The Obstetrician–Gynecologist's Role in Detecting, Preventing, and Treating Depression
We applaud Bhat et al1 for their commentary on the role of obstetrician–gynecologists in detection, prevention, and treatment of depression, and we applaud the Green Journal for publishing it. The authors point out the devastating public health and family-life effects of untreated depression. Their emphasis on screening at routine intervals and at critical periods, and on screening adolescents as a group at especially high risk for mood disorders and suicide, extends beyond the current common practice in obstetrics and gynecology. Although including the Diagnostic and Statistical Manual of Mental Disorders-5 criterion for diagnosis of depression, the authors recommend using validated screening tools in busy obstetrics and gynecology practices, including the Patient Health Questionnaire 9 and the Edinburgh Postnatal Depression Scale,2 both of which are available online.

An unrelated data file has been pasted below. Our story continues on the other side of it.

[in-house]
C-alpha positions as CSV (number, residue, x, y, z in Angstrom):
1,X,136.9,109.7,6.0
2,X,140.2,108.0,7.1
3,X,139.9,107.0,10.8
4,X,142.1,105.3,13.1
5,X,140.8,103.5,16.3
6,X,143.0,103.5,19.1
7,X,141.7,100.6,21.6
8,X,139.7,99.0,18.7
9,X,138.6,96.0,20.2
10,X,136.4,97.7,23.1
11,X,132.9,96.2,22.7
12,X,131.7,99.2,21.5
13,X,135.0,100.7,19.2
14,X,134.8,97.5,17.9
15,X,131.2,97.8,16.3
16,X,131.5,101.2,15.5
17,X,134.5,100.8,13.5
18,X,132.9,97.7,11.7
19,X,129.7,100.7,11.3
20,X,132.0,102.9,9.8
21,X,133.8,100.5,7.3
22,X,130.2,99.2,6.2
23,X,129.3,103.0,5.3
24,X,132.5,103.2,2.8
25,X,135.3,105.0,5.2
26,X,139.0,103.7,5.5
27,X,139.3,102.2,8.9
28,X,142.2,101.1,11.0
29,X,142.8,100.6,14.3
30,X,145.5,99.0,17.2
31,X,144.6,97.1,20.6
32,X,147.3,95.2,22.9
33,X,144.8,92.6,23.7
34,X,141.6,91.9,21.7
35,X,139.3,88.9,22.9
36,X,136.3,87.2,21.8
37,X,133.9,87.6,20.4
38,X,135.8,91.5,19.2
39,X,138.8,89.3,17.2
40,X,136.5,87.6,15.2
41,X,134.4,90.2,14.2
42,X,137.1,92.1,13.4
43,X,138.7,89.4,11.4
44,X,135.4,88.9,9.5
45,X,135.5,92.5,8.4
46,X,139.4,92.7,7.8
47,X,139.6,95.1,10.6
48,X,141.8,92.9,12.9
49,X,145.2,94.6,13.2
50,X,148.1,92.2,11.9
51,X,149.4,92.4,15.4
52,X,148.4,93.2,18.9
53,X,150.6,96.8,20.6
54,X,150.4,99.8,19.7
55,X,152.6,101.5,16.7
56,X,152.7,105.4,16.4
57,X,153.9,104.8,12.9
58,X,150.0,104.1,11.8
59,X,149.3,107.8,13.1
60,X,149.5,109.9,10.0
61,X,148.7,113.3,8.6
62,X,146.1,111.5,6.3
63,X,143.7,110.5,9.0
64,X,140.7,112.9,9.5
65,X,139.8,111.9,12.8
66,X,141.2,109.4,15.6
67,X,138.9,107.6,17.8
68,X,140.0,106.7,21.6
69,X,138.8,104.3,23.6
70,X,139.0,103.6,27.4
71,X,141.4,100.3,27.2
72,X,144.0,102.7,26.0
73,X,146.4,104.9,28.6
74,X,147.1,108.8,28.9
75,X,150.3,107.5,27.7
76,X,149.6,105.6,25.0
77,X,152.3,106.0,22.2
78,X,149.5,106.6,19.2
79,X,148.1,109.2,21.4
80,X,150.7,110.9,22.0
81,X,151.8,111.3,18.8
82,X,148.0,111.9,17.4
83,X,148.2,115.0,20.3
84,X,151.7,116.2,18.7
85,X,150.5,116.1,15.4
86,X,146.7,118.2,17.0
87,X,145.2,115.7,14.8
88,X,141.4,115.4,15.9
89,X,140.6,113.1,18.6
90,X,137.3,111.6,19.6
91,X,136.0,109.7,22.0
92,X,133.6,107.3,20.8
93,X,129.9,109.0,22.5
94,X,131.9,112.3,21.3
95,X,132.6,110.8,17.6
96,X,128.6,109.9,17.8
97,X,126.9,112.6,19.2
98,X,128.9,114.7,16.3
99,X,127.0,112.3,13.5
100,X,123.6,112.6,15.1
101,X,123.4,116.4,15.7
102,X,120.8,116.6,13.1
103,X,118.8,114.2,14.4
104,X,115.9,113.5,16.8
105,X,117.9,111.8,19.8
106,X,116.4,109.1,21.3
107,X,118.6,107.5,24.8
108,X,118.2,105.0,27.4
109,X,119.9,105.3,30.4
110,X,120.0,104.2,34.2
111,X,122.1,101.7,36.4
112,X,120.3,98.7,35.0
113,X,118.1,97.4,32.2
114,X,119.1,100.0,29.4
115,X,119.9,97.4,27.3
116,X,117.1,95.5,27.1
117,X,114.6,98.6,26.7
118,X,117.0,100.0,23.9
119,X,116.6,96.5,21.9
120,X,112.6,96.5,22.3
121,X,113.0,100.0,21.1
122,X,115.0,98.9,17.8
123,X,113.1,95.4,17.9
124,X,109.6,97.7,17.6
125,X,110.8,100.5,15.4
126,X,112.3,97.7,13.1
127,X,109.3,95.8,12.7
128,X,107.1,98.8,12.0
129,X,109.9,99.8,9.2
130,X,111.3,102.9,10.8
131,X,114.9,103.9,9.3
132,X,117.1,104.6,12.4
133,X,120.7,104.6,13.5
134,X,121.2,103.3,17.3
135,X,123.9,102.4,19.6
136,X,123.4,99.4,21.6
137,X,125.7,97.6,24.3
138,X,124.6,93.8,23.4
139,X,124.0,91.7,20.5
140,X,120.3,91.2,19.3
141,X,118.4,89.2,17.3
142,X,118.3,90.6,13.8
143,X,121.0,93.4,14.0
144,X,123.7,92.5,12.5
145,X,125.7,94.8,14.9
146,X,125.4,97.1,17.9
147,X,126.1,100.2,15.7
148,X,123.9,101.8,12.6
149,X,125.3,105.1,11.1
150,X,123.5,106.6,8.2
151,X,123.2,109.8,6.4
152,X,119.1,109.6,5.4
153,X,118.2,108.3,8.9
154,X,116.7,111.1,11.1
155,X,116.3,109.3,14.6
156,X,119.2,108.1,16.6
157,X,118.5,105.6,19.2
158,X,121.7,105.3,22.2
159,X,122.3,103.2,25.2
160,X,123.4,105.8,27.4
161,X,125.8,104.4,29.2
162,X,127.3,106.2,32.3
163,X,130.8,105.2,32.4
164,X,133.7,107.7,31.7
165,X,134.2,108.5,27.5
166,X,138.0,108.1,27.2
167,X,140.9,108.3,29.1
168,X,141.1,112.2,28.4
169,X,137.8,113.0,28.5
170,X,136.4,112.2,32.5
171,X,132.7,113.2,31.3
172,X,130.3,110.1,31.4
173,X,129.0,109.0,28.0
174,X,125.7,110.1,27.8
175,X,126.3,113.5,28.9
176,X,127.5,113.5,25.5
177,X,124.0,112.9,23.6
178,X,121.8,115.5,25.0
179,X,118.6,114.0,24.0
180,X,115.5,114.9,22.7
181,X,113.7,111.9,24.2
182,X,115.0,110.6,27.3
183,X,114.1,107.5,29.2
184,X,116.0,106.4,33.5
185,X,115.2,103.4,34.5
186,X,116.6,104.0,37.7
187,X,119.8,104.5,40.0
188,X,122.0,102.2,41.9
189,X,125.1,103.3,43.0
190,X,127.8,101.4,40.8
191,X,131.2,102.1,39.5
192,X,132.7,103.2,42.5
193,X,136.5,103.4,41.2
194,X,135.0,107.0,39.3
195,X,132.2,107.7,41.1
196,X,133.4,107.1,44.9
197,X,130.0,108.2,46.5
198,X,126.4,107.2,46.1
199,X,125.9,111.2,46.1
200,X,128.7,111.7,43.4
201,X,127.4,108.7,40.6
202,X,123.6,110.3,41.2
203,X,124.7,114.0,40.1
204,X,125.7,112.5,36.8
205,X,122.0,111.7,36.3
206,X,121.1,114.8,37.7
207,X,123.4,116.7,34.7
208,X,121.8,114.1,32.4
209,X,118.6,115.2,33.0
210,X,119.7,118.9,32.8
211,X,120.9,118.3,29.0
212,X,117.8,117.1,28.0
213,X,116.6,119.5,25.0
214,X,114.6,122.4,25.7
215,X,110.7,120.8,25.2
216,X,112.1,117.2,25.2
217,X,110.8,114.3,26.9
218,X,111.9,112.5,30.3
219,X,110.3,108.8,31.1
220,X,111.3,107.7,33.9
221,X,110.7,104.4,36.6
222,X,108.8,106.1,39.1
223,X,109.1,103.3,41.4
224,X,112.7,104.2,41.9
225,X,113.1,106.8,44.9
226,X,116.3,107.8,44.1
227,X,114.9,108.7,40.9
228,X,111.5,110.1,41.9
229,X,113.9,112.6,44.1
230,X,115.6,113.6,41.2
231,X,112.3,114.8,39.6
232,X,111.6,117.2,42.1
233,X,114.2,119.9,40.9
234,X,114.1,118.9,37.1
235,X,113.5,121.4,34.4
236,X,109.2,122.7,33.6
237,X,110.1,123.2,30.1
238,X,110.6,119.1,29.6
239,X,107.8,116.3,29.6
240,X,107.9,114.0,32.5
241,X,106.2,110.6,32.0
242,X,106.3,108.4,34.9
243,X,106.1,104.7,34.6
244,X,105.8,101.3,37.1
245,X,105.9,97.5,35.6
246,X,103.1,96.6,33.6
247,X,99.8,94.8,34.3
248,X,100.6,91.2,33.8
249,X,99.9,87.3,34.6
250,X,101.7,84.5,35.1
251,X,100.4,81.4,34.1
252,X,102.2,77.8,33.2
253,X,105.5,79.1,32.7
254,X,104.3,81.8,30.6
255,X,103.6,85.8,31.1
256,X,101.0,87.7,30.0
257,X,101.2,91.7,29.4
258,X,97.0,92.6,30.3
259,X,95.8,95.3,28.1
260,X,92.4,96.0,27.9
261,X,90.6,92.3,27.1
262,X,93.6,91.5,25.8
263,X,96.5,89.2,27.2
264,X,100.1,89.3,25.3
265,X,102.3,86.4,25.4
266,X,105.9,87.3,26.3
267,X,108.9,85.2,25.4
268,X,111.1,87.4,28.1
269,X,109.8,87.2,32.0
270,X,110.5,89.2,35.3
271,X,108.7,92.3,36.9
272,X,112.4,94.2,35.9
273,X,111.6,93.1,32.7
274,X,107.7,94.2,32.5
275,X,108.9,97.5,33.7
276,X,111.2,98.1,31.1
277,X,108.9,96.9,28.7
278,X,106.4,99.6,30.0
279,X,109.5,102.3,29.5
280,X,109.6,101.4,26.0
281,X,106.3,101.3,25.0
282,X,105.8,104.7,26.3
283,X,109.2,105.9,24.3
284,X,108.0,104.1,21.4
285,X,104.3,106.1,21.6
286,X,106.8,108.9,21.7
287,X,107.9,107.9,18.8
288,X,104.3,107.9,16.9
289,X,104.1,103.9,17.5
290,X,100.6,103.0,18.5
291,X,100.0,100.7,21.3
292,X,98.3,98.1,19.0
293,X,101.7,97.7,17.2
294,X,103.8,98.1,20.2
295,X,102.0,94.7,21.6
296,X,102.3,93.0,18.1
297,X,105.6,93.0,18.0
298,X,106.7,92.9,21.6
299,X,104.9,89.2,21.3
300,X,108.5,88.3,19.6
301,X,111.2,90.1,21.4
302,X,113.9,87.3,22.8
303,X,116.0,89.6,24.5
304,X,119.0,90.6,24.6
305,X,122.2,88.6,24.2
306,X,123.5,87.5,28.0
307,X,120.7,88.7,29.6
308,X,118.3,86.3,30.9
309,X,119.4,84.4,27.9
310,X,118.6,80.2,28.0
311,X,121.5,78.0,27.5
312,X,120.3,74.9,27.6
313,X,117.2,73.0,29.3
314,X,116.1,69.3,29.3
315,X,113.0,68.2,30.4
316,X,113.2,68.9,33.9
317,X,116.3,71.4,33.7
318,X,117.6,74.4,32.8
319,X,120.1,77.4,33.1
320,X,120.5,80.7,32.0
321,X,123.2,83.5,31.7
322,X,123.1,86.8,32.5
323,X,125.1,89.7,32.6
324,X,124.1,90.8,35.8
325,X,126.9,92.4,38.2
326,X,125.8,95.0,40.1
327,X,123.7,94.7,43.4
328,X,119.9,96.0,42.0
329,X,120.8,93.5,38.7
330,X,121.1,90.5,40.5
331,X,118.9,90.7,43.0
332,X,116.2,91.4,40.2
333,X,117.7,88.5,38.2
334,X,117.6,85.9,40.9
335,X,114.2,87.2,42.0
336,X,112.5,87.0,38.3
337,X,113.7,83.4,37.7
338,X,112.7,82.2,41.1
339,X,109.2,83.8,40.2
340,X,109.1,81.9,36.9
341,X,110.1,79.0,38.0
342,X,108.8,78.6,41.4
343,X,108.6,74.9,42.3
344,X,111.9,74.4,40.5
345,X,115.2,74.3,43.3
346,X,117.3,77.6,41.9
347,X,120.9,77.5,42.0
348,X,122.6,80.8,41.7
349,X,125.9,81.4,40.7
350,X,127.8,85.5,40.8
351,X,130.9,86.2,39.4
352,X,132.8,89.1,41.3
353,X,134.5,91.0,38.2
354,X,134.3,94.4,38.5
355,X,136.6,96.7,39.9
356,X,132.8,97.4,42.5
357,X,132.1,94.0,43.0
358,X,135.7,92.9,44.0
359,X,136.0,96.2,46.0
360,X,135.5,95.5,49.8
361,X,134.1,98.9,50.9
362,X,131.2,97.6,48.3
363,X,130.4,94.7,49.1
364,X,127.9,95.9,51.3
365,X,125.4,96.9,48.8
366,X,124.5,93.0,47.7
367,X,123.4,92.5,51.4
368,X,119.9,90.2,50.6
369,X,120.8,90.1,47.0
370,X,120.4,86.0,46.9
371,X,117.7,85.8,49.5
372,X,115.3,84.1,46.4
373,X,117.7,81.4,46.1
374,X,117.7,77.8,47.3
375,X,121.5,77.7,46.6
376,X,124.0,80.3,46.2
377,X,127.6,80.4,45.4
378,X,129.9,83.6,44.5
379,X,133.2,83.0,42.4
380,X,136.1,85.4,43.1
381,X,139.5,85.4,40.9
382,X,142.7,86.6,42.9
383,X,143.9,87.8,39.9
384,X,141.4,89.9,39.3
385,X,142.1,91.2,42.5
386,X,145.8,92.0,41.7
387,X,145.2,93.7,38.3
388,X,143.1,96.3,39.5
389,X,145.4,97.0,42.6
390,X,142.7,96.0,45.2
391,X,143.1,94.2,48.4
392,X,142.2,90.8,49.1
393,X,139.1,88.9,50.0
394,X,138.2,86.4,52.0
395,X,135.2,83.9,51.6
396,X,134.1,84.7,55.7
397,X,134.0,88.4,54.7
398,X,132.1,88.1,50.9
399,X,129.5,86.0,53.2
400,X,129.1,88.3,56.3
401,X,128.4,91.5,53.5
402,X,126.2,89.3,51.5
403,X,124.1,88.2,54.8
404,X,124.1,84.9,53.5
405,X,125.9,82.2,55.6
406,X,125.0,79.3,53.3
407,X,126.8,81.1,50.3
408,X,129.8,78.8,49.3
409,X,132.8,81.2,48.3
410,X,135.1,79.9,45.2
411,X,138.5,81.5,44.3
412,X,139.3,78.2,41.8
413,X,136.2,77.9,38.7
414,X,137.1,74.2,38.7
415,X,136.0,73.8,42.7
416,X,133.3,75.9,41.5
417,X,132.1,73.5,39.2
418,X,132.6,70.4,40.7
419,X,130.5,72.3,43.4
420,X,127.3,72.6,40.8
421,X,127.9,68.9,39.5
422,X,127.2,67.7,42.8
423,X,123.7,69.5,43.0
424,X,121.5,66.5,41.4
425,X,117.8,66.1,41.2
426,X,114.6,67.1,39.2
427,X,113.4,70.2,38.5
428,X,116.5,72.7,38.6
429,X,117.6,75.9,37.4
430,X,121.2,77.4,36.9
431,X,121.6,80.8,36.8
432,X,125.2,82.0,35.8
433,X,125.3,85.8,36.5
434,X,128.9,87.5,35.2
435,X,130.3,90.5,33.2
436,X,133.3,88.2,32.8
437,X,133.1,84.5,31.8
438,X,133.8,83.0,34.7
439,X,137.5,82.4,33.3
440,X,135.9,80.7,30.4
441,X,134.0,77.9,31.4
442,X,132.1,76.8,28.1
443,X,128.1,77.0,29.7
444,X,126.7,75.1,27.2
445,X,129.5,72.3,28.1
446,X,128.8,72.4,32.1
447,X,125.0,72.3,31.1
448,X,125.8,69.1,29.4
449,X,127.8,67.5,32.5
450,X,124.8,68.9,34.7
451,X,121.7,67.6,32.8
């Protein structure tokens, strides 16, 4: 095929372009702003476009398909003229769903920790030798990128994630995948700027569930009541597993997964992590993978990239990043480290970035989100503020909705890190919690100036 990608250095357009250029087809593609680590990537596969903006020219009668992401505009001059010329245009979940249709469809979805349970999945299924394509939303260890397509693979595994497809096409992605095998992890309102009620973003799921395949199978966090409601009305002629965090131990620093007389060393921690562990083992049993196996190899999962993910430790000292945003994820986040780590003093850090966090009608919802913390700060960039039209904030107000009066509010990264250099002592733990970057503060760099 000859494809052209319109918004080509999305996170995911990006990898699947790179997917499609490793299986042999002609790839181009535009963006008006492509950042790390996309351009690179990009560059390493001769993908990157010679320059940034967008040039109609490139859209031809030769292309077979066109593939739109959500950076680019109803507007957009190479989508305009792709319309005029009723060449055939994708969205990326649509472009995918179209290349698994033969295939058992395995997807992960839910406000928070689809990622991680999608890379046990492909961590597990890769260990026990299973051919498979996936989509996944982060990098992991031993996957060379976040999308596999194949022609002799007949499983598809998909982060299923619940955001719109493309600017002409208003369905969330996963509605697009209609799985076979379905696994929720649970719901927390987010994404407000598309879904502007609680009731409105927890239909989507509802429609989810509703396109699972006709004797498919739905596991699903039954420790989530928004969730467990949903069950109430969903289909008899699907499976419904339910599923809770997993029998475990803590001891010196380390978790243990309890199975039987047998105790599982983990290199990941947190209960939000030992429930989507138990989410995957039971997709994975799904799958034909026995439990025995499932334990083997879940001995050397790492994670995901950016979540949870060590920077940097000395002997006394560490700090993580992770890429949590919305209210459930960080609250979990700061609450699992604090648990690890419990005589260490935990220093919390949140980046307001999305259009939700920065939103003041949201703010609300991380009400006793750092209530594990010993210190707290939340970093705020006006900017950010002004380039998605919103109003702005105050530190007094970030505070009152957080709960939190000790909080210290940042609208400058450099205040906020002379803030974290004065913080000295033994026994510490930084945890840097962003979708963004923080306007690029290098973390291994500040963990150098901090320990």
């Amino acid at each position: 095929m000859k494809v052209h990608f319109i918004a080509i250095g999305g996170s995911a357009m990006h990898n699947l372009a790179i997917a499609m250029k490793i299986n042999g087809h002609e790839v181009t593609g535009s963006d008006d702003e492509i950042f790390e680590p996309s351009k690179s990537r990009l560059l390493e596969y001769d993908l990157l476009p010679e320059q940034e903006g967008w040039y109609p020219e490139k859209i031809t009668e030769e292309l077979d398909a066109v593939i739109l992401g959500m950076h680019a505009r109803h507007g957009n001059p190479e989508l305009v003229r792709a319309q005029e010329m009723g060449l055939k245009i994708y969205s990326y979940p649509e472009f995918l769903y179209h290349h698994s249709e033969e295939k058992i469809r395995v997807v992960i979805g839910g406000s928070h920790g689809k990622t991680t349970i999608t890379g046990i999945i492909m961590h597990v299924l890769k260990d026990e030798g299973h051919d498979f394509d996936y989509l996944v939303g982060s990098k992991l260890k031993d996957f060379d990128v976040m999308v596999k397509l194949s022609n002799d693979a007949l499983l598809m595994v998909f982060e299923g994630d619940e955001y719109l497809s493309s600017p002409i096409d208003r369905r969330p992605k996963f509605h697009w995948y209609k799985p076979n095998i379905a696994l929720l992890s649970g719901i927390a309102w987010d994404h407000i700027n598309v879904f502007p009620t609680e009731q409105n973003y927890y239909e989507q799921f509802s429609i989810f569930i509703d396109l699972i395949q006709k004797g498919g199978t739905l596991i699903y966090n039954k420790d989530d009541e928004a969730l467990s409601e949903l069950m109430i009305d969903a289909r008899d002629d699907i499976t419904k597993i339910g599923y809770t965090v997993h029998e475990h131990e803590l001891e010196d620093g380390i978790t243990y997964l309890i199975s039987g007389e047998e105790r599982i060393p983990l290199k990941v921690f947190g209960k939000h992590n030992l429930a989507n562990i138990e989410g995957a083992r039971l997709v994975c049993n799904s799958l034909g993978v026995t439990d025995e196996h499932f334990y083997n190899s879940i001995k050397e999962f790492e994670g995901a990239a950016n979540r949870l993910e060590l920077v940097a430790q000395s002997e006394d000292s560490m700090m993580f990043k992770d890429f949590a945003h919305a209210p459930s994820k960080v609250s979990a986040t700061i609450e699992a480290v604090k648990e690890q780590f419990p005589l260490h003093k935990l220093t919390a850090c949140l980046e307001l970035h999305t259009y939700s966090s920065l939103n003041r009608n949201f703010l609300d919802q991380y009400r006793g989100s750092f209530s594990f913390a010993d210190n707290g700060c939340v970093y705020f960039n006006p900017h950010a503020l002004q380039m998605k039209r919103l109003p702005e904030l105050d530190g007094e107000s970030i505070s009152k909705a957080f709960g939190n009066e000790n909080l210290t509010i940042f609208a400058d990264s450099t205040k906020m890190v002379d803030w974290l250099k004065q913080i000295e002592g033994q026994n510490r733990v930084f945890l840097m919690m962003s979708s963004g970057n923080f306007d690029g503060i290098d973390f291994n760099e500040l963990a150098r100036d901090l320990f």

The authors recognize the limitations of psychotropic medications alone and the essential role of integrated depression treatment programs for management of mood disorders. However, the use of integrated psychotherapy programs in the United States is currently limited owing to issues of access, cost, inconsistent coverage by health insurance providers, and skepticism toward mental health services. As an alternative, we recommend using authoritative self-help books (bibliotherapy)3–5 as well as regular exercise for management of mild-to-moderate mood disorders and monitoring progress and referring to professionals when necessary.